글쓴이 : 관리자 작성일 : 2021-06-25
|(2nd LD) Unification minister hopes big trend changing despite N.K. rejection of U.S. dialogue offer|
(ATTN: RECASTS headline, first 10 paras with unification minister's speech)
SEOUL, June 25 (Yonhap) -- Despite North Korea's outright rejection of a U.S. dialogue offer, the overall trend appears to be moving toward dialogue, Unification Minister Lee in-Young said Friday, holding on to hopes that Pyongyang will ultimately return to talks.
In his keynote speech at an annual peace forum co-hosted by his ministry and Yonhap News Agency, Lee called for the resumption of long-stalled dialogue with North Korea at an early date, saying that a longer stalemate could lead to heightening tensions in the region.
"Chairman Kim Jong-un hinted at the possibility of dialogue and showed a more flexible stance than before by making mention of stable control of situations on the Korean Peninsula and talks during the third plenary meeting of the Workers' Party last week," Lee said.
"Despite the statements recently issued by vice department director Kim Yo-jong and Foreign Minister Ri Son-gwon, the overall big trend appears to be changing at a slow pace though it is still too early to predict," he added.
On Wednesday night, North Korean Foreign Minister Ri issued a statement, saying that his country is not considering "even the possibility of any contact with the U.S." A day earlier, Kim Yo-jong, the sister of North Korean leader Kim Jong-un, said that the U.S. has "wrong" expectations for dialogue with Pyongyang.
The back-to-back statements came right after U.S. nuclear envoy Sung Kim said in Seoul that Washington has offered to meet with the North "anywhere, anytime without preconditions" and looks forward to Pyongyang responding positively to the overtures.
Last week, North Korean leader Kim urged his country to be ready for both dialogue and confrontation with the U.S. and called for concentrating efforts on taking stable control of the situation on the peninsula, raising cautious optimism that Pyongyang might be gearing up for nuclear talks.
This year's peace forum was held under the main theme of "The future of the Korean Peninsula in the Biden era and intensifying U.S.-China competition for hegemony."
With regard to the deepening rivalry between Washington and Beijing, Lee said that South Korea needs to work hard to convince them that tensions on the Korean Peninsula are not desirable for both of them and the peace progress here must be a "realm of constructive cooperation."
Cho Sung-boo, president and CEO of Yonhap, also weighed in on the rising tensions between the U.S. and China in his opening remarks at the forum.
"The heightening tension between the U.S. and China is a big diplomatic dilemma for South Korea, which maintains close relations with the two countries in regional security, business, trade and others," Cho said.
"Yonhap News Agency, as a representative news agency, promises again to make efforts to bring lasting peace not only to the Korean Peninsula but also in the Asia-Pacific region," he said.
Prime Minister Kim Boo-kyum, who presented a congratulatory message via a video clip, said positive conditions have been set recently for the resumption of the Korean peace process.
"We will push ahead with inter-Korean exchanges and cooperation against COVID-19, including vaccines, and begin with small but trust-building tasks, such as the video reunions of separated families," he said in the speech.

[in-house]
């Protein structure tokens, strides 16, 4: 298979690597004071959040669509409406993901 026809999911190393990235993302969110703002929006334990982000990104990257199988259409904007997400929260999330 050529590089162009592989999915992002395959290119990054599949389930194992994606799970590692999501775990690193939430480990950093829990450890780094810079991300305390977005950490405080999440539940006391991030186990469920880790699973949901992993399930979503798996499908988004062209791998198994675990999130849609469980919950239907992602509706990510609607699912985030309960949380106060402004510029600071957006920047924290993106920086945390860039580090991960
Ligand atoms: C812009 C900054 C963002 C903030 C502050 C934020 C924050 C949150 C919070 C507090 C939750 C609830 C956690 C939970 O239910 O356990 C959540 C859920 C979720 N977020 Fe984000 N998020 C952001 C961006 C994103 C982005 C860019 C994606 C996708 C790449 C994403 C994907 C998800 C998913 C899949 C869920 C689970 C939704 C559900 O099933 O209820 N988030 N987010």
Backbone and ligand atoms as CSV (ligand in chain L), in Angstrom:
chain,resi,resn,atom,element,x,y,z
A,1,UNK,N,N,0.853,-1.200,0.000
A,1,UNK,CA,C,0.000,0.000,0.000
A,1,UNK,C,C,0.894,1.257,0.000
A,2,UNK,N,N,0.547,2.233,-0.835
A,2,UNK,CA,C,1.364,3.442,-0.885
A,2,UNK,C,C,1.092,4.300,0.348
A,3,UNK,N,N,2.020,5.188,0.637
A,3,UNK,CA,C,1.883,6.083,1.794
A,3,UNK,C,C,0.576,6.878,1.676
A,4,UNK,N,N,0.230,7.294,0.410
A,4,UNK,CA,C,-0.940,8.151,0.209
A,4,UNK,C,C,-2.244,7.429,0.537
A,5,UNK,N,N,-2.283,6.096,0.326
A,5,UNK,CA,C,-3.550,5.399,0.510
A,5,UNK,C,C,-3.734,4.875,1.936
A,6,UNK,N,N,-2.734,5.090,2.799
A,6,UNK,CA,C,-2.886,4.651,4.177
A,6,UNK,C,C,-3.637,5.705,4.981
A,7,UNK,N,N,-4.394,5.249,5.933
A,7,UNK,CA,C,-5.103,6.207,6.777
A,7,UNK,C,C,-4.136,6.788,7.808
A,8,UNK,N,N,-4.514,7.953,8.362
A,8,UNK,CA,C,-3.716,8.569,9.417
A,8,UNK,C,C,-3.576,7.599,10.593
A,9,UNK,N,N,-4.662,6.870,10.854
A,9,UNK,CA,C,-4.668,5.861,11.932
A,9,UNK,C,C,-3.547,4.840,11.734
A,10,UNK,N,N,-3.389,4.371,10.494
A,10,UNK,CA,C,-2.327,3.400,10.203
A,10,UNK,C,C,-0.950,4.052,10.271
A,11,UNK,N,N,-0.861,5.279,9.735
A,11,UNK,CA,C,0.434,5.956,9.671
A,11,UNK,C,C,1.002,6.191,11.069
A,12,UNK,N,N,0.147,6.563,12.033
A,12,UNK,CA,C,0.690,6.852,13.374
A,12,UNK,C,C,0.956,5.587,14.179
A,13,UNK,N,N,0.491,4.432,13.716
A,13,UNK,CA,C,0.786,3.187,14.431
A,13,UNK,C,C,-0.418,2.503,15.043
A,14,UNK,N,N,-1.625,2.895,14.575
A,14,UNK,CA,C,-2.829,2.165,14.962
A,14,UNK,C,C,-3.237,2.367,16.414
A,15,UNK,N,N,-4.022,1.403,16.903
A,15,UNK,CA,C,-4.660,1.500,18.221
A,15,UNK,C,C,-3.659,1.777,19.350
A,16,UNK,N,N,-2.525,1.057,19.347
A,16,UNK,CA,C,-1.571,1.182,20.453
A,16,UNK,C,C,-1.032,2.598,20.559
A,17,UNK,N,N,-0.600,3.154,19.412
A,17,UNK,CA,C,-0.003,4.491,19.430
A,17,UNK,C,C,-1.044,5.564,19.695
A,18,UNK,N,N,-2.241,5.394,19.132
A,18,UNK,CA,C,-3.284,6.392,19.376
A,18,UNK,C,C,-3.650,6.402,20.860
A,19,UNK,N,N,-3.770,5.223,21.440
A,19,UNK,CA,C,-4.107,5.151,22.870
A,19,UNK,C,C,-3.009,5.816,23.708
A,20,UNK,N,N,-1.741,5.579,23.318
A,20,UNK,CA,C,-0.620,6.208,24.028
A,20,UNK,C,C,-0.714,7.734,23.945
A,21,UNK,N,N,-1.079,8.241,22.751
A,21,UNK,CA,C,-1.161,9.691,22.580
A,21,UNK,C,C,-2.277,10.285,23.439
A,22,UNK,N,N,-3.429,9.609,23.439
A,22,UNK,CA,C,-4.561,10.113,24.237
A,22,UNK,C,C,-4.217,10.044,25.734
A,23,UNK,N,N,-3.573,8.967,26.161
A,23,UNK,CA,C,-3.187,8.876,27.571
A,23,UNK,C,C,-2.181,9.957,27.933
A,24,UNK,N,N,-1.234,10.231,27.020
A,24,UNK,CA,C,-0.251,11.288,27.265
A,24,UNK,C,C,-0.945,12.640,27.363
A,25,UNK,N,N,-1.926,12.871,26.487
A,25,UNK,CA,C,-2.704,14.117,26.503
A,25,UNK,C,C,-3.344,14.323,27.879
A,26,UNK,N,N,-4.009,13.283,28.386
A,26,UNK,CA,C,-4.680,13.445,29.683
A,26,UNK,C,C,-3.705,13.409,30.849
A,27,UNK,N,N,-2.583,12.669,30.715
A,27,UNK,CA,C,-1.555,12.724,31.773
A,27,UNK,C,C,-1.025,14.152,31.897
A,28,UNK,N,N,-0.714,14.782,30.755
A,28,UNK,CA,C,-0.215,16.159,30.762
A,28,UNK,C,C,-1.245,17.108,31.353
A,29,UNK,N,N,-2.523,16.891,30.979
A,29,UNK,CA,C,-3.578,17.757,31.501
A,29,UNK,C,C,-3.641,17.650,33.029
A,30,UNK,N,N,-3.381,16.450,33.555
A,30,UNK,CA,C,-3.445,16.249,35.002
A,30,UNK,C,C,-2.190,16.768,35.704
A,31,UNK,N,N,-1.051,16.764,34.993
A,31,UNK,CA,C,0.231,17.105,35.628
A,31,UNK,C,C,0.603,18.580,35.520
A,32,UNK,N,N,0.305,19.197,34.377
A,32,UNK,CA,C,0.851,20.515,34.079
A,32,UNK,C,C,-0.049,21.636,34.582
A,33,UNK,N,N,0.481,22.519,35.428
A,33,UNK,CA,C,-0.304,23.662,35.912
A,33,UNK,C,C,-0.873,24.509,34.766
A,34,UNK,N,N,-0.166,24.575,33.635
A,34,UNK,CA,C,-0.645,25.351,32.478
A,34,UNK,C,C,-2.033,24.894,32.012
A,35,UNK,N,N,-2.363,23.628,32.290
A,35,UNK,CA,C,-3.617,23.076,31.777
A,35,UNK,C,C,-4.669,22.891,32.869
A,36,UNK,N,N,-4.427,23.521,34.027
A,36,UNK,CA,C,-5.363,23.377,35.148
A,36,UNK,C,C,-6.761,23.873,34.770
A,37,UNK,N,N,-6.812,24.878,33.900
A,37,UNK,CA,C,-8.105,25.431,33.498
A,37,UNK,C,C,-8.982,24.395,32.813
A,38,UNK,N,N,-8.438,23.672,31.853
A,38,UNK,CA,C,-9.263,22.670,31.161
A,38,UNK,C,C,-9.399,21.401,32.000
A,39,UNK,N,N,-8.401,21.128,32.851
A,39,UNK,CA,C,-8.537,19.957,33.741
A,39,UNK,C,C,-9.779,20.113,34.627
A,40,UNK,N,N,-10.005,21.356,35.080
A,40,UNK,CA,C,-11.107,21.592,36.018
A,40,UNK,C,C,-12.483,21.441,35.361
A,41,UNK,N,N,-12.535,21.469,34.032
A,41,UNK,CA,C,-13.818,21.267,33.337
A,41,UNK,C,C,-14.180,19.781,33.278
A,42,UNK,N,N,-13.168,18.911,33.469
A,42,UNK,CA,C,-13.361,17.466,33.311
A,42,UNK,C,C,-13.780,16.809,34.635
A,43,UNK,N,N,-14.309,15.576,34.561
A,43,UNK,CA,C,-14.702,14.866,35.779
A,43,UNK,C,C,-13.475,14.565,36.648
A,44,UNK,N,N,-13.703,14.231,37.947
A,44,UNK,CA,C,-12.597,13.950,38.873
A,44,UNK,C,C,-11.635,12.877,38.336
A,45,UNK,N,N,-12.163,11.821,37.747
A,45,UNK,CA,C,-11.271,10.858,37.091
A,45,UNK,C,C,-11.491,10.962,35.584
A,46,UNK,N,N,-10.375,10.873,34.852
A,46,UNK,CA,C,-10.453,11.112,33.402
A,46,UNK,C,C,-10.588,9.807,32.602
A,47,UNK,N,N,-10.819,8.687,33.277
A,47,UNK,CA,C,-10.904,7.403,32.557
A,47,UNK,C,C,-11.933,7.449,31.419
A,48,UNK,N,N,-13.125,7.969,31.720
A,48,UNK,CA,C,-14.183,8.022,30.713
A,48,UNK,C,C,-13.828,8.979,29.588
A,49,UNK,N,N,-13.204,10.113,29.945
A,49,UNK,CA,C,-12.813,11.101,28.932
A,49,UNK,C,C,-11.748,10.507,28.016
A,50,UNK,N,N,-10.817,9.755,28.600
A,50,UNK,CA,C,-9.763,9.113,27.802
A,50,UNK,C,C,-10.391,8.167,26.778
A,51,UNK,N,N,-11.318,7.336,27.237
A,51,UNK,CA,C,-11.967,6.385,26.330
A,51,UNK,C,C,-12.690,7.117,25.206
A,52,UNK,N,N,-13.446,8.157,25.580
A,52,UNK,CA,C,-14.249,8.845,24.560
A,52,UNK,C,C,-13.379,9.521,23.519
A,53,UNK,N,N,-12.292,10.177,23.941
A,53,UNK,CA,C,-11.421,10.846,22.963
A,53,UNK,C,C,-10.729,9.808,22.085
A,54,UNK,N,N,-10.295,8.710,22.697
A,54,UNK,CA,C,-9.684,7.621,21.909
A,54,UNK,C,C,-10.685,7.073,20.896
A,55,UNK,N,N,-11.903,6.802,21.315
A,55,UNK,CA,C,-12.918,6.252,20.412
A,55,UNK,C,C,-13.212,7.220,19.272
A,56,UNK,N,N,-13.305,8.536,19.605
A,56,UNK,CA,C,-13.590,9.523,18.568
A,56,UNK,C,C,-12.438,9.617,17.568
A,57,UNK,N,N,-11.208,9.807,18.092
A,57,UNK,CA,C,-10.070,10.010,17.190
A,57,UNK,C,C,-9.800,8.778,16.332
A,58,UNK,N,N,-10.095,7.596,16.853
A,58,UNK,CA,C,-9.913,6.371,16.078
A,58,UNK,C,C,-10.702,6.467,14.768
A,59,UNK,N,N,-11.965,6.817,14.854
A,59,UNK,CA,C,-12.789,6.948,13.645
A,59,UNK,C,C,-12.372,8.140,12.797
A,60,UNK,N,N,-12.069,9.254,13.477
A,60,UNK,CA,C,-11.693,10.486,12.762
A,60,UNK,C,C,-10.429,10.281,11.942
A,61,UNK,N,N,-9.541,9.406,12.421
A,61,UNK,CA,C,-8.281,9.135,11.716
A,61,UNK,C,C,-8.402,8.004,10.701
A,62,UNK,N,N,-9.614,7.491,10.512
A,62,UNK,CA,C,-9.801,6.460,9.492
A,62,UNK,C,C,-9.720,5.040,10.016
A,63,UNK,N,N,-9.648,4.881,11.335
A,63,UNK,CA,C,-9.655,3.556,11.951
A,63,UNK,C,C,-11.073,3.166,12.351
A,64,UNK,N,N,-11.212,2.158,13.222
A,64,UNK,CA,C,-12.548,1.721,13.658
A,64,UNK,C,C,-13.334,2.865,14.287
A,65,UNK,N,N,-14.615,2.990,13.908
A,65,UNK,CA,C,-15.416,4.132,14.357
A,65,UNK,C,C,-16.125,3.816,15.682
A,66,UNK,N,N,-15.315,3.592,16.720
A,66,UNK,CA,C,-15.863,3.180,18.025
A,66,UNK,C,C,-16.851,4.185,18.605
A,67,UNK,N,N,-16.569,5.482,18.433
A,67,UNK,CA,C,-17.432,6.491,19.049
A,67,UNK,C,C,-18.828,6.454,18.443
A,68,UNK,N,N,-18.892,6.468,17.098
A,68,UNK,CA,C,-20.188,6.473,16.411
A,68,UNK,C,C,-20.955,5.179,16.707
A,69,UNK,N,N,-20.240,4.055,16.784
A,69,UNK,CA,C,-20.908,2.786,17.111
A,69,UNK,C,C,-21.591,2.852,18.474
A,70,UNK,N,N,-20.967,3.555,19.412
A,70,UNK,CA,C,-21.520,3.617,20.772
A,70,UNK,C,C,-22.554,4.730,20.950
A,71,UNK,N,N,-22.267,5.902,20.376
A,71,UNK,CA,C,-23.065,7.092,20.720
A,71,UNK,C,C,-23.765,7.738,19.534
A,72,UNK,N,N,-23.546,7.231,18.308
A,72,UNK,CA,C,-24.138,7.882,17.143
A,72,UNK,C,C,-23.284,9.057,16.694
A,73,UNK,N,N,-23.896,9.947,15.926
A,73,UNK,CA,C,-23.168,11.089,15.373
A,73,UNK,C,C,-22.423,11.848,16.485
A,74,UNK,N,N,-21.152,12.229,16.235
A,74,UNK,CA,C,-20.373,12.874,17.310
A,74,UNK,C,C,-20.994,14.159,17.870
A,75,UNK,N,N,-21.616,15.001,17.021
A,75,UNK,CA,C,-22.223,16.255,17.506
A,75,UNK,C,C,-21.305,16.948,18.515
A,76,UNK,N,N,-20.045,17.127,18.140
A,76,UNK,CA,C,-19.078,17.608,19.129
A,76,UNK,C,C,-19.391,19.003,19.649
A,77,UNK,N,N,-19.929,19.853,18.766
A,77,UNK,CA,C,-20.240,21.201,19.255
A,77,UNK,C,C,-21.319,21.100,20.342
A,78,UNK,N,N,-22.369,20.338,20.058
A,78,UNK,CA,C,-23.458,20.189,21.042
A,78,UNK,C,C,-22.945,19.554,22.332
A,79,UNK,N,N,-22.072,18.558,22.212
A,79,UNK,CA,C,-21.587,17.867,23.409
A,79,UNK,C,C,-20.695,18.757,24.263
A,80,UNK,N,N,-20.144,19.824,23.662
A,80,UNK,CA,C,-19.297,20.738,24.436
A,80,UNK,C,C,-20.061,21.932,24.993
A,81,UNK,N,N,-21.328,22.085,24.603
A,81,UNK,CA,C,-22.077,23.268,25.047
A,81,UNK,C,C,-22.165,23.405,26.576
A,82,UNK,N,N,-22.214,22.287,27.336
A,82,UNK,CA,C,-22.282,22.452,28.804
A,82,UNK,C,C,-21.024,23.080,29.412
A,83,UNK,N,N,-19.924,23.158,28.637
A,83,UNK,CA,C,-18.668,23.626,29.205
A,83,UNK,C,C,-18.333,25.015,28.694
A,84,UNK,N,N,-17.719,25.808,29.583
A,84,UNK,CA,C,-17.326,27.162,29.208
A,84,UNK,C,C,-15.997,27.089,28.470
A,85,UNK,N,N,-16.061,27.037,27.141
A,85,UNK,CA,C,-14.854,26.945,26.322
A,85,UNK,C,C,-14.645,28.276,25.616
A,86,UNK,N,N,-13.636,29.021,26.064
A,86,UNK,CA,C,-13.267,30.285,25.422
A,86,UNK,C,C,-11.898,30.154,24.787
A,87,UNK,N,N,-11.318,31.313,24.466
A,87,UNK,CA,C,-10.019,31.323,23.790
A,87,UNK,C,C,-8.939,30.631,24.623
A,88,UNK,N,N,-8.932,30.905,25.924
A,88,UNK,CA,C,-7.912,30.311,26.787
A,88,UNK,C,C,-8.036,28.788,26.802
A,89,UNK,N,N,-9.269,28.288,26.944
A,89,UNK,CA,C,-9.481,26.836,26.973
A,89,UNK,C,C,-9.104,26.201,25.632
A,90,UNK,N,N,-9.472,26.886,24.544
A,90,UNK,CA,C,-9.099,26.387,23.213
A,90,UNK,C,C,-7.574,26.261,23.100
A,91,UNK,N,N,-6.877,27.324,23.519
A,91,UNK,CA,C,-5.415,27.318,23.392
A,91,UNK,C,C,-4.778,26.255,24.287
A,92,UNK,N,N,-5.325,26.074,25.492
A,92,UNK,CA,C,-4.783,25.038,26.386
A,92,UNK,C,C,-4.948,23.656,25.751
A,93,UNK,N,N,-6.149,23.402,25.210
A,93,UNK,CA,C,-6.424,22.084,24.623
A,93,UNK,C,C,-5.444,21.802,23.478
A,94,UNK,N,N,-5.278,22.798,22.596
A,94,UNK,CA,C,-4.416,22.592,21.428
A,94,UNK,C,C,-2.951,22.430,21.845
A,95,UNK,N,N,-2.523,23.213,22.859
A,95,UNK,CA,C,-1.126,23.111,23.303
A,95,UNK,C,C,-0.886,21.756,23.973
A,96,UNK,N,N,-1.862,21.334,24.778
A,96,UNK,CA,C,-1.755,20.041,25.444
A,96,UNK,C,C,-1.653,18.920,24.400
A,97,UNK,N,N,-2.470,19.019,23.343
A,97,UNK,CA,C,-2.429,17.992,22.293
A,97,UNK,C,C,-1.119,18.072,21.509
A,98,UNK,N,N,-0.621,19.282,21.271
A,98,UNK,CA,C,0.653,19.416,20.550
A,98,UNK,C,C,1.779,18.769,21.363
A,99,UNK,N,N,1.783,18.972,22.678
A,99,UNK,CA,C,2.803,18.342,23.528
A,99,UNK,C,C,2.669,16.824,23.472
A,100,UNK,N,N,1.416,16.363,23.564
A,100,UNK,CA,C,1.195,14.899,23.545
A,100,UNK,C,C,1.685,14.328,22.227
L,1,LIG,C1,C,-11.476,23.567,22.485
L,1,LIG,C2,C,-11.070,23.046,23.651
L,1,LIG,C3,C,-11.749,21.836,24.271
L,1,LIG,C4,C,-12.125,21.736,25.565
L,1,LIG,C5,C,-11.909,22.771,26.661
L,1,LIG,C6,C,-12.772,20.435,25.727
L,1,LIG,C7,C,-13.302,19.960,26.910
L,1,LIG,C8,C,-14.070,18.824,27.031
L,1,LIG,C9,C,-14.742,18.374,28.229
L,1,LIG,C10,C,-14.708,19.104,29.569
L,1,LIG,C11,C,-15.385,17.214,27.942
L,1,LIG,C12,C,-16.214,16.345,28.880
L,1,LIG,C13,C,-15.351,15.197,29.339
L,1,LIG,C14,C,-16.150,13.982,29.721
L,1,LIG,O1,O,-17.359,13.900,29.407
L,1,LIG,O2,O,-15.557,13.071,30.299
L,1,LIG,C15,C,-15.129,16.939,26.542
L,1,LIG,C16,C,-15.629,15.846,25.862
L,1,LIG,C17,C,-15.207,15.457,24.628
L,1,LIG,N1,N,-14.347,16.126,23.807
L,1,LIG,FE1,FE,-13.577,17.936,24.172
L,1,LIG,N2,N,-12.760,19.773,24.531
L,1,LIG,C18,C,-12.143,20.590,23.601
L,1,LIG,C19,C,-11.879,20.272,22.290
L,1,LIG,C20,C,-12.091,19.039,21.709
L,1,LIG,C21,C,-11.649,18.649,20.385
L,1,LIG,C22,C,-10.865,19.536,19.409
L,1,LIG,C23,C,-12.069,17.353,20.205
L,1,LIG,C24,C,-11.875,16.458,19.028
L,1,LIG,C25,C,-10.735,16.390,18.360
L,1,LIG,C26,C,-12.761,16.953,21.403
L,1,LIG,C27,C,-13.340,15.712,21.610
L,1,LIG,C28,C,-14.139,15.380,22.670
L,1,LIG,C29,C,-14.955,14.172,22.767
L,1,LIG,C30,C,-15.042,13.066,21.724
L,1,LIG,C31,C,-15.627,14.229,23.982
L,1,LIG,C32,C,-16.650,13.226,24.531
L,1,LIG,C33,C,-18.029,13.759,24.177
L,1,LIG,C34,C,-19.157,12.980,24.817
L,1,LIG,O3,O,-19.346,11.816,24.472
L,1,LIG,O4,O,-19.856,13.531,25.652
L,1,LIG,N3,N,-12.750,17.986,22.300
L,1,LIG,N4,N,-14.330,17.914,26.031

"South Korea will further strengthen its comprehensive strategic alliance with the U.S. that advances democratic human rights and multilateralism, and make efforts to elevate the strategic cooperative partnership with China to a new level," he added.
The forum is divided into two comprehensive sessions.
In the first session, participants explored ways for peace and coexistence in the Asia-Pacific region. Lee Kwang-jae, a lawmaker of the ruling Democratic Party, and Rep. Park Jin of the People Power Party joined the session to discuss strategies South Korea should take amid the heightened Sino-U.S. rivalry
U.S. lawmakers, including Korean American congressman Andy Kim (D-NJ) and Rep. Ami Bera (D-CA), also discussed the importance of the South Korea-U.S. alliance in the age of growing competition between Washington and Beijing.
Bera stressed the importance of working through multilateral coalitions that can ultimately lead to China's participation, noting South Korea's participation in the recent Group of Seven summit.
"If we can create those types of multilateral coalitions, I think we can create a framework by which it is not about China, but it is about the values we share as similar countries," he said. "My hope would be that at some time China would want to be part of coalitions like that."
Unification Minister Lee In-young is set to deliver a keynote speech at the forum to take place at the Lotte Hotel.
The second session will address ways for Seoul to cooperate with Pyongyang and Beijing, as well as the trilateral cooperation among South Korea, the U.S. and Japan.
Cheong Seong-chang, director of the Center for North Korean Studies at the Sejong Institute, will deliver a presentation on possible diplomatic moves South Korea could take to drive inter-Korean relations forward.
The session will also be attended by other scholars, including Kim Han-kwon, a professor of the foreign ministry-affiliated Korea National Diplomatic Academy, and Park Won-gon, a professor of North Korean studies at Ewha Womans University.
Due to the new coronavirus, organizers have kept the number of participants to a minimum. The forum is being streamed live at its website (https://www.onekorea2021.co.kr).